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Craftivism: The Power Of A Knitting Needle – International Women’s Day 2022 – By Ravid Rubner

March 8, 2022

* Due to copyrights, the images are not part of the text
and appear as links *

Craftivism, “Craft” welded to “Activism”, is a radical suggestion to break free of the known esthetic and stereotypic patterns of activism, and to use craft to express protest. At first sight, it might seem like an oxymoron: activism is identified with young people shouting into megaphones while carrying banners on the streets, while craft is identified with old women ornamenting their homes and dressing their families. Activism is perceived as something hard, callous, violent, while craft is perceived as soft, refined and non-violent by nature. How is it possible to express a political, social, economic and gender view through craft?

In 2012 a craftivist protest roused against regulation by the American government of women bodies, i.e. compulsion to undergo a sonogram before having an abortion. Instead of marching in the streets or sending raging letters, a group of activists asked women to send knitted uterus dolls to congressmen, with the message “Get your hands off my uterus! Here is one for you!”
The dolls dispatched a powerful message: women don’t need men to take decisions regarding their bodies. When the visual expression isn’t violent, but even humoristic, the official institutions don’t have any tools to fight it. What can be done against a woolen uterus?

The Pussyhat, a pink knitted hat with cat ears, was born in protest to the sexist words of US former president, Trump, “Grab’em by the pussy”. The protest initiators published a hat pattern online and asked women to come to the march wearing the hat they knitted, or to knit for other women. On Trump’s Presidential Inauguration, about a hundred thousand pussyhats appeared on the streets. Their free, colorful, and mischievous design was in sharp contrast to the uniform “Make America Great Again” hat chanted by Trump’s supporters. Pussyhats were free style, uniting all women in a joint statement but leaving a large range of freedom for design expression. Contrary to picket signs, written in haste and thrown away after the demonstration, knitting a pussyhat takes several hours, and it needs no words. The technique embodies the determination, the patience and the perseverance of the creative-activist-wearing-the-hat woman.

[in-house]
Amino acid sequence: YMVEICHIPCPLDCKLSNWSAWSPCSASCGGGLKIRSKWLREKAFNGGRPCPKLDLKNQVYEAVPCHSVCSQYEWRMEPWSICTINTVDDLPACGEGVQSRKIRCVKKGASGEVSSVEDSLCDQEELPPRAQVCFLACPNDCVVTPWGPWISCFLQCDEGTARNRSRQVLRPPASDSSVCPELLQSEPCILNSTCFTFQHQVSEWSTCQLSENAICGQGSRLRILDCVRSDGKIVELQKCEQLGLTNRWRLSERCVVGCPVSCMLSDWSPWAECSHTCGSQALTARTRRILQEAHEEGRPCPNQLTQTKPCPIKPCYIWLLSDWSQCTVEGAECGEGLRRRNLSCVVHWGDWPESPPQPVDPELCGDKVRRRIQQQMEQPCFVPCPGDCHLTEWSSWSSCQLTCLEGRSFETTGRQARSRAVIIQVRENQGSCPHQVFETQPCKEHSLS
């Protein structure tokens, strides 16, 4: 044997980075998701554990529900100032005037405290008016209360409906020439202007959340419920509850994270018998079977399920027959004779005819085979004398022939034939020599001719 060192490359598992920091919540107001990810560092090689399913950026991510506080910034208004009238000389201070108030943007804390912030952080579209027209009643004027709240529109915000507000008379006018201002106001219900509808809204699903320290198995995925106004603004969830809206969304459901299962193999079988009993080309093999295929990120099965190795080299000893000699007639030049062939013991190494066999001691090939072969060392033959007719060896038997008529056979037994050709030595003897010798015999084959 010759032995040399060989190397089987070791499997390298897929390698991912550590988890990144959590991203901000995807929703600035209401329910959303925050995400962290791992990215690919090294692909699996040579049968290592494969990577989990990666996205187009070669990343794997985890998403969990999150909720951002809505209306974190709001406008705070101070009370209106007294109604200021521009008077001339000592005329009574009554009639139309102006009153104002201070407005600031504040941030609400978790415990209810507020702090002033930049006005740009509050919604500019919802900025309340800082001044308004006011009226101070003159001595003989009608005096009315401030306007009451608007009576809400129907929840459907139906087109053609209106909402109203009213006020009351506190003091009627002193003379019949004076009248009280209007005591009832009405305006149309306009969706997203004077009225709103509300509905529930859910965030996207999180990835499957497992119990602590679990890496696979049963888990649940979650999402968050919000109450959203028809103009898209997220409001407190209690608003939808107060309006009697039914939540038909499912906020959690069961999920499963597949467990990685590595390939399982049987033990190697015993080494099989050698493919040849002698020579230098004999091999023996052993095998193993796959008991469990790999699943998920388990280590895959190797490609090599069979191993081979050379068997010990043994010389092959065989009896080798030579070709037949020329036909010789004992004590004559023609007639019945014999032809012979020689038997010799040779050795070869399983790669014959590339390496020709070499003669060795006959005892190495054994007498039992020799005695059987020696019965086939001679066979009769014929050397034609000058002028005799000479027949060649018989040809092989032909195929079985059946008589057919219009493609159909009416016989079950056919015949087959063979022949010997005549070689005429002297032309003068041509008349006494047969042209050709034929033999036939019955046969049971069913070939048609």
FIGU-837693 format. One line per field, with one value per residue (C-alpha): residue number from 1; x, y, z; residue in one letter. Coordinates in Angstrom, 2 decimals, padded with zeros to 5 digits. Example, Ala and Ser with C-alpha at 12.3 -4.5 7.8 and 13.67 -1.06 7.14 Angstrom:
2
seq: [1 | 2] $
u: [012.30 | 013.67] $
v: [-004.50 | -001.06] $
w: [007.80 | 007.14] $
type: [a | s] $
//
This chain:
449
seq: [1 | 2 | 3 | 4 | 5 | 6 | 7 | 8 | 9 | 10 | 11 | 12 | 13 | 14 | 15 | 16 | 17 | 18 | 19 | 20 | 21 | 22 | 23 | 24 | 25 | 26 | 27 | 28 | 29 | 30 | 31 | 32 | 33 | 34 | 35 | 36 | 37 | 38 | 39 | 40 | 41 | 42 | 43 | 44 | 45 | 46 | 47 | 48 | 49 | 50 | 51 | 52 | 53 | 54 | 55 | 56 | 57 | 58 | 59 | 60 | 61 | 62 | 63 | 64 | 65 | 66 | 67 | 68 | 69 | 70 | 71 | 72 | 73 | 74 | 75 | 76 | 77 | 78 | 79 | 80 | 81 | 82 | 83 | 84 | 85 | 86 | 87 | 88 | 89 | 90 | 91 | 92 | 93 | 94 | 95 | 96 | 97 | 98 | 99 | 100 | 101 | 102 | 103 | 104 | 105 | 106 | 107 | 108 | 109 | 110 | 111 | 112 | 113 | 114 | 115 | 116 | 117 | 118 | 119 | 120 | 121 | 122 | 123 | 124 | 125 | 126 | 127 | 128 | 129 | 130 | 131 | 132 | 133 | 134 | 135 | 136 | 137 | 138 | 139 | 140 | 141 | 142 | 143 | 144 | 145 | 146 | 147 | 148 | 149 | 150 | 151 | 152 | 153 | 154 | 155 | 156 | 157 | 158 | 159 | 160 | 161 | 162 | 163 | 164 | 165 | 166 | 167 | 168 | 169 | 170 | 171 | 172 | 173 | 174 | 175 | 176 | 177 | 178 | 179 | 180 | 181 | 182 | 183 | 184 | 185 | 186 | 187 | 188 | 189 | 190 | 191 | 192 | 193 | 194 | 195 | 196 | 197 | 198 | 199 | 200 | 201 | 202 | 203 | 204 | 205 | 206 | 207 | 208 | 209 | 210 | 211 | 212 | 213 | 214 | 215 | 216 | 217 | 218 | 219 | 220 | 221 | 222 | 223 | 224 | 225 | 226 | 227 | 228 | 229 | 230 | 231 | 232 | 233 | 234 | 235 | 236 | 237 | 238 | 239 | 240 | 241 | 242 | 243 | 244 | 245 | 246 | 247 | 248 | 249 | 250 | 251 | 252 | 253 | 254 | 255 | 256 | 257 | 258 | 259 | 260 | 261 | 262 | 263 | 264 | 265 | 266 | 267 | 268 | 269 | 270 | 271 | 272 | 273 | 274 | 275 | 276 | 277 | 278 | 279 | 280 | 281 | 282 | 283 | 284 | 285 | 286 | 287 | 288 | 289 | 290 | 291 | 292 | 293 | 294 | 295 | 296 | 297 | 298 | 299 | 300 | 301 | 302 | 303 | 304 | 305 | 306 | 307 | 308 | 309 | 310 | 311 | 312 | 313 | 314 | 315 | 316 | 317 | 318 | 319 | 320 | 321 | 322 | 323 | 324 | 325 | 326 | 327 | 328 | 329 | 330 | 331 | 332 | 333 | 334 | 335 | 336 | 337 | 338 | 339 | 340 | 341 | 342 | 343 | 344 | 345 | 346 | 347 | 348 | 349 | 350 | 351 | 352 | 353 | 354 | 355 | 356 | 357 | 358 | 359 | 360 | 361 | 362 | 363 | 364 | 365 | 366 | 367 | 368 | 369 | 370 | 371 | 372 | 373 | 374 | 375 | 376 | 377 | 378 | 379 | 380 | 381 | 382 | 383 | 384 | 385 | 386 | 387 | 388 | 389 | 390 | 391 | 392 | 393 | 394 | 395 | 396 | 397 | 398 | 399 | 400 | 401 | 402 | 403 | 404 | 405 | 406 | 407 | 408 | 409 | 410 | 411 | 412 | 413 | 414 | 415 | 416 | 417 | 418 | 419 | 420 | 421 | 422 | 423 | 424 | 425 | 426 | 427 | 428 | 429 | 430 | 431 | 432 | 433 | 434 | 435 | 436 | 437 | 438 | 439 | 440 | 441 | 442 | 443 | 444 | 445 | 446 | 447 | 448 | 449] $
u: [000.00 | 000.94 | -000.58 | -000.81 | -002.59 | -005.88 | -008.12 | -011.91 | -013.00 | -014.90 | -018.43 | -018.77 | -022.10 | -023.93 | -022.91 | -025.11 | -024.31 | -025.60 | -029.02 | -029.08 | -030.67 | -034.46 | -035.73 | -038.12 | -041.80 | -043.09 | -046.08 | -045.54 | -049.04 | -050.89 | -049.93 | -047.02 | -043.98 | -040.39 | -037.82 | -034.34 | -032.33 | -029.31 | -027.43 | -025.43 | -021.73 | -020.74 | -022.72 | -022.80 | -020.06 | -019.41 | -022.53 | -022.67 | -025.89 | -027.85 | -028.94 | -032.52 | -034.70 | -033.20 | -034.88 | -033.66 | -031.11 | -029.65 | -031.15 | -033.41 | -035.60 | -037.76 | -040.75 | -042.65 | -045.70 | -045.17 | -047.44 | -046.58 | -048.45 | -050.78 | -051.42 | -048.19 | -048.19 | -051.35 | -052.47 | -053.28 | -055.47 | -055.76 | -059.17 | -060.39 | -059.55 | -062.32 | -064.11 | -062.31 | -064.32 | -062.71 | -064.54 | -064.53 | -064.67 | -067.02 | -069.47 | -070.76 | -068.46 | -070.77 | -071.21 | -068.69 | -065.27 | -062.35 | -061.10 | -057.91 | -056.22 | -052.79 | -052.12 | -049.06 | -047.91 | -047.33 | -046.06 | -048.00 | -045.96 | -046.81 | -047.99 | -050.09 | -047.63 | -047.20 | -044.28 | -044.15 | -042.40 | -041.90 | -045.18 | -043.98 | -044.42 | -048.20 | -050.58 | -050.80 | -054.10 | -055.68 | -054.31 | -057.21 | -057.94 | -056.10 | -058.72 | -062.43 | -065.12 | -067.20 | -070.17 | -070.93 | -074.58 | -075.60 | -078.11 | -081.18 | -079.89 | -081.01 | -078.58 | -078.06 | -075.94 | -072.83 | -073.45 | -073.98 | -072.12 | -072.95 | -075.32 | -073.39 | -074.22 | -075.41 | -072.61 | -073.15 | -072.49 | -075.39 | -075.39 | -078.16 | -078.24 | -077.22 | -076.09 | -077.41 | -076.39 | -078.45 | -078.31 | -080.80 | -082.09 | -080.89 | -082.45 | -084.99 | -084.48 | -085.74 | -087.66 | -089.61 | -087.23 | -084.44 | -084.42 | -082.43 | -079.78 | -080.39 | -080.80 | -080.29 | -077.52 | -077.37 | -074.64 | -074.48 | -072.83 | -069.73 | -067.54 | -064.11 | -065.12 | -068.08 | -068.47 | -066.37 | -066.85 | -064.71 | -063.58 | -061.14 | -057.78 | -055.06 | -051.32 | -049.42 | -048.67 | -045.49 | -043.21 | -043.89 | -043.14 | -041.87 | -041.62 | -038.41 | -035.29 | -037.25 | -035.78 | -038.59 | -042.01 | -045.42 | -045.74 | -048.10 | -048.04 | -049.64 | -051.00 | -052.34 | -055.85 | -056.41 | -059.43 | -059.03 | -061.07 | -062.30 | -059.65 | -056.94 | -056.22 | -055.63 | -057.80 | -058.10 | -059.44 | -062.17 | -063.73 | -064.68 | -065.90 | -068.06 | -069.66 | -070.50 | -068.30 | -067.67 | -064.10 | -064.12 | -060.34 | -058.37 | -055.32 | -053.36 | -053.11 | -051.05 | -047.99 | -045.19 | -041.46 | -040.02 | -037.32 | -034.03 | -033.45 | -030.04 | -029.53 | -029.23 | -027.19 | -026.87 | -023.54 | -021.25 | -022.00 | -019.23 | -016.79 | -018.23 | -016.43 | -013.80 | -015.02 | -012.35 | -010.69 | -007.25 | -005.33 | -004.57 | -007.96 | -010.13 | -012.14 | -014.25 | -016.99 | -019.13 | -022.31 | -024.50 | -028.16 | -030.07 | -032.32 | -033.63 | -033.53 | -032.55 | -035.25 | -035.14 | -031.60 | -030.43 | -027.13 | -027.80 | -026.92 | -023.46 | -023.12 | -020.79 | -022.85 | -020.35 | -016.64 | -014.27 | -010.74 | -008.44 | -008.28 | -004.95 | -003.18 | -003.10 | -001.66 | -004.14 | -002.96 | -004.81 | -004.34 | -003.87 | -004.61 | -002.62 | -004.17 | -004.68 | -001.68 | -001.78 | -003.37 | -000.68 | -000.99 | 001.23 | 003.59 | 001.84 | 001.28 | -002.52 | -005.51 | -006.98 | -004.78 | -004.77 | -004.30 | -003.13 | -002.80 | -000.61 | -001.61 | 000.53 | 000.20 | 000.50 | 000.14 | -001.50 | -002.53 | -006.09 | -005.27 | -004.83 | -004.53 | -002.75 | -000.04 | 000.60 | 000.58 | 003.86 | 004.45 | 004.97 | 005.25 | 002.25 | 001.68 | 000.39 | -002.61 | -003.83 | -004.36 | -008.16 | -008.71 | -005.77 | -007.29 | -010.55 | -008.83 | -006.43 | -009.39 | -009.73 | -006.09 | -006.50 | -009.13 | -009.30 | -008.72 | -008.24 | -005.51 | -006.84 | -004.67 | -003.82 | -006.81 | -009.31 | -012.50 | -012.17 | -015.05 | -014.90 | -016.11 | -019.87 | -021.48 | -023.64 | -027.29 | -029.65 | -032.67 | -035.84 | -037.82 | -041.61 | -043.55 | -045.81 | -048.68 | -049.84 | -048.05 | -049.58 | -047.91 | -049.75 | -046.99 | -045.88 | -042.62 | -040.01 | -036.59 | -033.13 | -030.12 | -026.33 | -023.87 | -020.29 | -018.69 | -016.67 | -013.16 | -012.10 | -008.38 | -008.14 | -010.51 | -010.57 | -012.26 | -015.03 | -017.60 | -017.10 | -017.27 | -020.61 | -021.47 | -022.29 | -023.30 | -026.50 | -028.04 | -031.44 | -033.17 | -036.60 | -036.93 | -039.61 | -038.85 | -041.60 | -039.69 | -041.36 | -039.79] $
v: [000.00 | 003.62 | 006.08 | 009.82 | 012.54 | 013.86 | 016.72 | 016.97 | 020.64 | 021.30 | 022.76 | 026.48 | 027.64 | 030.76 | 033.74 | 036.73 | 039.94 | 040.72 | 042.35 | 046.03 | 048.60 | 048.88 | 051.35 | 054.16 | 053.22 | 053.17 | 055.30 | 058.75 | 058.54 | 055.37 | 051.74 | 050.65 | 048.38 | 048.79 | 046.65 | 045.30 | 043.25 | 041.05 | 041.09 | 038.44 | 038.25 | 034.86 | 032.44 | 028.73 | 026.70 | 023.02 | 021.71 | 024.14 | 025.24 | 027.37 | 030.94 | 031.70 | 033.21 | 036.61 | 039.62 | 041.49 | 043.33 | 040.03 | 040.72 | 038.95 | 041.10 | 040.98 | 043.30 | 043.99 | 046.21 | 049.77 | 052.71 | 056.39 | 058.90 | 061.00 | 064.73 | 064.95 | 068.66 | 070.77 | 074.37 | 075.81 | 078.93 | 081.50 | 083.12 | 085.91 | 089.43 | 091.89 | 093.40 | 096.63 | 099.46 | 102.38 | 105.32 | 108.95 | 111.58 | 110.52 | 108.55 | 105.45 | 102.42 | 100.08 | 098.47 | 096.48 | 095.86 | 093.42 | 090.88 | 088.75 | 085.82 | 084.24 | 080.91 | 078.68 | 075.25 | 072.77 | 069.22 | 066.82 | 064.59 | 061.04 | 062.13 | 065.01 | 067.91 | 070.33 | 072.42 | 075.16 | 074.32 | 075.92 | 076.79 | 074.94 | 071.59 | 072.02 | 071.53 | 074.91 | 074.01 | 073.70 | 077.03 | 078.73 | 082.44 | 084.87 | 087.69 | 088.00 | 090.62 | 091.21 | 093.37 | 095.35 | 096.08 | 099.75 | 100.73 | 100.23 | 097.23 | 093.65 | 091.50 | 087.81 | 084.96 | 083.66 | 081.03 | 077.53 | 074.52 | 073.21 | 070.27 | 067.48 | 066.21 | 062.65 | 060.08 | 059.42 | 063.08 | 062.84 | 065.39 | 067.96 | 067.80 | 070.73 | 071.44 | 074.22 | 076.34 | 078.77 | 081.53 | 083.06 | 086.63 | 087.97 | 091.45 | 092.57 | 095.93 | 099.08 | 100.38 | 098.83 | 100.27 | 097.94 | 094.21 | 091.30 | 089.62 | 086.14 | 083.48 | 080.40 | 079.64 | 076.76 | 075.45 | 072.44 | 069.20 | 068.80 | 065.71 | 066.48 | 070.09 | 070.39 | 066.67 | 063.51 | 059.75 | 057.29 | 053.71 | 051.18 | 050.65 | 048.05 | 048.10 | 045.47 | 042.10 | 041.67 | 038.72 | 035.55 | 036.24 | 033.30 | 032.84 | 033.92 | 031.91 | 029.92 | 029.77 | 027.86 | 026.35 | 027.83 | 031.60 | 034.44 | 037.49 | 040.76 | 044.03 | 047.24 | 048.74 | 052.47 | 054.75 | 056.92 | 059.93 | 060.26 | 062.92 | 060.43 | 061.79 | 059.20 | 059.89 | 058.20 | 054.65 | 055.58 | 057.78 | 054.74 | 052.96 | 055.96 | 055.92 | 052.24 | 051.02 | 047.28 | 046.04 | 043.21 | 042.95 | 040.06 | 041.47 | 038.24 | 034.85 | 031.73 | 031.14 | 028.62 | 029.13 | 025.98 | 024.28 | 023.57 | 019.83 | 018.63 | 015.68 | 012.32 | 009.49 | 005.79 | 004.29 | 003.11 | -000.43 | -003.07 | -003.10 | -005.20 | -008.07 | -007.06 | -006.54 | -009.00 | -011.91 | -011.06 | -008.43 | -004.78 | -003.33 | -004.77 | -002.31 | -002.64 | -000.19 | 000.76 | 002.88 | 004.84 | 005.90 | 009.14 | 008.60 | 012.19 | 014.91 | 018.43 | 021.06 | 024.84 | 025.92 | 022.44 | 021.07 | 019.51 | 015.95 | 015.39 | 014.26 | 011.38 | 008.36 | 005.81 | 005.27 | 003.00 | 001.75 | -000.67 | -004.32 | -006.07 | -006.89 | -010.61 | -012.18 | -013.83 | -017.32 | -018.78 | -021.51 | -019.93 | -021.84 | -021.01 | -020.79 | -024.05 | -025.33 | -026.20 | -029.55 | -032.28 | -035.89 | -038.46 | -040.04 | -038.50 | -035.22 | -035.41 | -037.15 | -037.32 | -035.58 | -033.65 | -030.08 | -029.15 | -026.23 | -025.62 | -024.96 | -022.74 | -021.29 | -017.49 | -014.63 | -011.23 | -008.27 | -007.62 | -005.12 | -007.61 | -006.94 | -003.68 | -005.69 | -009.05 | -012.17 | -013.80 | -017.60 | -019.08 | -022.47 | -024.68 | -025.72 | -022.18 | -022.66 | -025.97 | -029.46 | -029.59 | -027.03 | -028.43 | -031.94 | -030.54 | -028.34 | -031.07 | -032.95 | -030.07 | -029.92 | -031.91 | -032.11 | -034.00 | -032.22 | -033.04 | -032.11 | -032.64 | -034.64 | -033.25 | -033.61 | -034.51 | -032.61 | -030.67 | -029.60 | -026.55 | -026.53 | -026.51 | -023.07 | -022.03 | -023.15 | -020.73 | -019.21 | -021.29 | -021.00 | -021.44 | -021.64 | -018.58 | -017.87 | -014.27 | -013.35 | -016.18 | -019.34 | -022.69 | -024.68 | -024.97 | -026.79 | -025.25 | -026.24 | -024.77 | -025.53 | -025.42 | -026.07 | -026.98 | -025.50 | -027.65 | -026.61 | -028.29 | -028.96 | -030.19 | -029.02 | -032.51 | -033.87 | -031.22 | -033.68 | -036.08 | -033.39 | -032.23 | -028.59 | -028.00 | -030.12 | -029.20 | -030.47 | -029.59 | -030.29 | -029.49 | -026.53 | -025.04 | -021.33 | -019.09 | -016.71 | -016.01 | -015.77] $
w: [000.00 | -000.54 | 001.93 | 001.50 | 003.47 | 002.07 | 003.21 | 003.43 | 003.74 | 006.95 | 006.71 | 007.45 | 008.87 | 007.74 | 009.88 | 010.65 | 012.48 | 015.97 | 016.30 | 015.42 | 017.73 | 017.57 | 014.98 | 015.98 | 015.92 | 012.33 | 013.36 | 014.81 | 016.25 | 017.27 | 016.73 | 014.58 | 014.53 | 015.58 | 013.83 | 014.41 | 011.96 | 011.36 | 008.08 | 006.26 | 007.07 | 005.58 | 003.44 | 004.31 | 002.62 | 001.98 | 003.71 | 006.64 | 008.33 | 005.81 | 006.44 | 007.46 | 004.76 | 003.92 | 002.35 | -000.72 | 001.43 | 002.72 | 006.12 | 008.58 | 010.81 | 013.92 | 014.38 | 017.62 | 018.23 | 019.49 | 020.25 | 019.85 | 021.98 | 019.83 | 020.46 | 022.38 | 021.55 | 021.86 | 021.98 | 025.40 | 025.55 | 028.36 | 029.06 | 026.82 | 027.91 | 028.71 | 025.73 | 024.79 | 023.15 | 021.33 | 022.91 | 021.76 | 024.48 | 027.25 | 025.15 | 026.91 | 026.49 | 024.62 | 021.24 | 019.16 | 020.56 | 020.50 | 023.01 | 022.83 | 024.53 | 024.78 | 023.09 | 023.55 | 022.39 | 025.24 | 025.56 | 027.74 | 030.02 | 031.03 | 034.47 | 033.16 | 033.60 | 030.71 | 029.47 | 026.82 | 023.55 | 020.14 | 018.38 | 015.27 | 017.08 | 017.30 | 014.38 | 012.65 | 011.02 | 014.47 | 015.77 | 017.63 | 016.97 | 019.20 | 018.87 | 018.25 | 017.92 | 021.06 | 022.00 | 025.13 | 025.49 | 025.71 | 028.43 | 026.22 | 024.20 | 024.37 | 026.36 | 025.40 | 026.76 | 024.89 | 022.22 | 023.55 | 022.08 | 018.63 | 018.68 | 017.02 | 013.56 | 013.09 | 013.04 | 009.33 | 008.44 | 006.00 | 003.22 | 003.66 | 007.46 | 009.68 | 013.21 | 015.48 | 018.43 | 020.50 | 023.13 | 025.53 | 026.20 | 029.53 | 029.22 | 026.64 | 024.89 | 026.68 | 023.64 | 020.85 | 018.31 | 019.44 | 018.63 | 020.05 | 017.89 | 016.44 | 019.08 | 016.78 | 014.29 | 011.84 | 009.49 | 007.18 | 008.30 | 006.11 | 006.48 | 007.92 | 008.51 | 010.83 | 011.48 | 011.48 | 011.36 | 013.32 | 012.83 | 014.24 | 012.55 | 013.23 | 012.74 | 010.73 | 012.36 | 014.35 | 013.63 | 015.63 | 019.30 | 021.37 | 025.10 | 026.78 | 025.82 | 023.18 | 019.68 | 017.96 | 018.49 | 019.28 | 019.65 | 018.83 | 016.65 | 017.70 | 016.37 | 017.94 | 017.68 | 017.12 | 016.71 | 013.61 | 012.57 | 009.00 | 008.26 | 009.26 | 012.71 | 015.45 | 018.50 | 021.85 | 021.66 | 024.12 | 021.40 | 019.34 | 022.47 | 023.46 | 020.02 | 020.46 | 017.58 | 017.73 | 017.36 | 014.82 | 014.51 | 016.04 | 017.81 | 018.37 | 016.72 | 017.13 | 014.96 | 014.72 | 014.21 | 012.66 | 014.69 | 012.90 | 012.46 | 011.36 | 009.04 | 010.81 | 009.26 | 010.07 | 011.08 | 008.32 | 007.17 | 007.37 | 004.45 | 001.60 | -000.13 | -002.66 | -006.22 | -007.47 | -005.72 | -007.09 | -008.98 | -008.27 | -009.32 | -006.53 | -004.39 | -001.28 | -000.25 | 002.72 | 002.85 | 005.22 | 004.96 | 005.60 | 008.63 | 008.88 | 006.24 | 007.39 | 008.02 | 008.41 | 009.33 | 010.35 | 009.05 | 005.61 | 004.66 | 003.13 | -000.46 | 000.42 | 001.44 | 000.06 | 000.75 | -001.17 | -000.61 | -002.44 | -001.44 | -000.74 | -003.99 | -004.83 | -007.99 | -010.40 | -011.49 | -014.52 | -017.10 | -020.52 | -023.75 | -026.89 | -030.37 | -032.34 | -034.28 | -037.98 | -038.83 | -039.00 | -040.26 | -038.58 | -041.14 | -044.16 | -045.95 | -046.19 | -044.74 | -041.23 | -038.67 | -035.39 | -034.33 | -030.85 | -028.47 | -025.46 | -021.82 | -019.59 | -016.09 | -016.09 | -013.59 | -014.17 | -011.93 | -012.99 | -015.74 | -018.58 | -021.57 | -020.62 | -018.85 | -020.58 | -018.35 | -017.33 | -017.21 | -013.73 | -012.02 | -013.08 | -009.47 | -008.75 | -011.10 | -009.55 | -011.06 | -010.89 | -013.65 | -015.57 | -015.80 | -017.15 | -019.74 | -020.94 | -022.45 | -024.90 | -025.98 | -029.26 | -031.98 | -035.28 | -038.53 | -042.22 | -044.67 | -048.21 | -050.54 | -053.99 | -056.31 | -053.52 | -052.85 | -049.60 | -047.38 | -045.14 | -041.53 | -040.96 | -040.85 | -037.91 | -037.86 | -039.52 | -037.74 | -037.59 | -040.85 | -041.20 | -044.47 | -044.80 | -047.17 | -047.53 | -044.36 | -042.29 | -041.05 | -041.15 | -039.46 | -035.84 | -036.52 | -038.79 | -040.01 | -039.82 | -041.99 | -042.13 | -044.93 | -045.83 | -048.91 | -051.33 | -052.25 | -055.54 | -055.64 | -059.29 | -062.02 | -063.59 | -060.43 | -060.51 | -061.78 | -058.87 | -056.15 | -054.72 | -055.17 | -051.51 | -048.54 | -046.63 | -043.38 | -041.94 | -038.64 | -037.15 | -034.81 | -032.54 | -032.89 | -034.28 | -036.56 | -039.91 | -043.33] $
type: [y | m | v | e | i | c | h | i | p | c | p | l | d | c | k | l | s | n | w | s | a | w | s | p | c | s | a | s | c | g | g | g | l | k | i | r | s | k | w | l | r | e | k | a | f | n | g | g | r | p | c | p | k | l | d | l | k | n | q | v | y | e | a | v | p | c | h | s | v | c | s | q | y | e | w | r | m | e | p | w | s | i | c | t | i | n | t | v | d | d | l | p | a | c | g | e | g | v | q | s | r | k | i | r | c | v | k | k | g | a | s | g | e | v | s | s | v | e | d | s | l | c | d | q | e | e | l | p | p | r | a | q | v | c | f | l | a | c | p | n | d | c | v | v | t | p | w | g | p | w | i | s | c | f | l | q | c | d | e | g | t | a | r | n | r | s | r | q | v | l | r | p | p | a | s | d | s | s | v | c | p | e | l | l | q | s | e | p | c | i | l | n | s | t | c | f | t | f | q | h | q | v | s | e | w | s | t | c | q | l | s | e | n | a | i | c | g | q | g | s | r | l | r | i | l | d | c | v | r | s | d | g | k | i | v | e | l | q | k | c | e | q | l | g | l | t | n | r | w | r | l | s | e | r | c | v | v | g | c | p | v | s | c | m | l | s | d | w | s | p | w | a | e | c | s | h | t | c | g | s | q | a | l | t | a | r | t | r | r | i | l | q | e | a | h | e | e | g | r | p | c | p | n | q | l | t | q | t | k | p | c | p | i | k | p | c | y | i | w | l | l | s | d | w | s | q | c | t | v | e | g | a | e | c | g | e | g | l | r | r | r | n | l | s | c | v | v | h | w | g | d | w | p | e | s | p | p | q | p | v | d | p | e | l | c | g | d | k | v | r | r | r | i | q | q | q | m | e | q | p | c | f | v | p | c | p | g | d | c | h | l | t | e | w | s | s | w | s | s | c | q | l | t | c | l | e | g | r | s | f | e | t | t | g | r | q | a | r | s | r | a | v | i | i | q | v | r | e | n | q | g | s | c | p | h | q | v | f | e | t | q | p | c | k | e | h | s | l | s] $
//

“Yarn Bombing” is another type of craftivism. It is a type of knitting intended to cover objects in the urban space, like poles, trees, benches, and sculptures, usually in strong colors and wide stripes. Sometimes a yarn bombing carries a clear activist message. One example is the “Pink M.24 Chaffee Tank project”, by the Danish artist Marianne Jørgensen, from 2006. In protest of the participation of the United States, Britain, and Denmark in the Iraq War, Jørgensen covered a tank from the Second World War with a quilt-blanket made of 4000 15×15 cm squares, knitted with pink wool. The squares were knitted in the three fighting countries by supporters of Jørgensen’s protest. Each square carried the individual signature of the knitter, having different wool thickness, different pink shades, and different knitting density.
The criticism lays in the tension between the metallic coarse tank and the pink, soft knitting. To enhance this tension, Jørgensen added a sort of woolen shell, hanging helplessly from the cannon’s barrel.

But even without the intention to express protest against a certain subject, every yarn bombing contains a subversive dimension, as it takes the women’s craft out into the public space. Women’s craft is considered inferior to high arts and is not shown in museums of art. Presenting it in the public space is a protest the inferiority that was associated with it. Also, knitting on urban objects like light poles and direction road signs, adds warmth, joy, and cuteness to the city. Women use tools that historically contributed to their restriction in their homes, in order to oppose the purposefulness and the alienation that characterize the modern urban space.

When men are involved in craftivism, protest takes on a new look. A perfect example of men craftivism was demonstrated by Tom Daley, the British diver, when in between the events at the Tokyo Olympics 2020 he sat knitting. Since then he opened an Instagram page with lots of followers where he shows his work, including a knitted cardigan bearing the Olympics logo and a knitted box adorned with the British flag to keep his Gold medal. When Daley knits he undermines the genderism and the ageism associated with craft and calls for a change of consciousness.

Crafting is an important addition to activism. Conventional activism is a fast action usually containing short verbal messages, shouts, and marches, and eventually also trash after the rallies. Craftivism is the contrast of this method of protest. It is a silent protest impacting patience and tolerance. It acts through construction and union, it is gradual and slow, it uses soft materials and it is there to stay long after the rally has ended.

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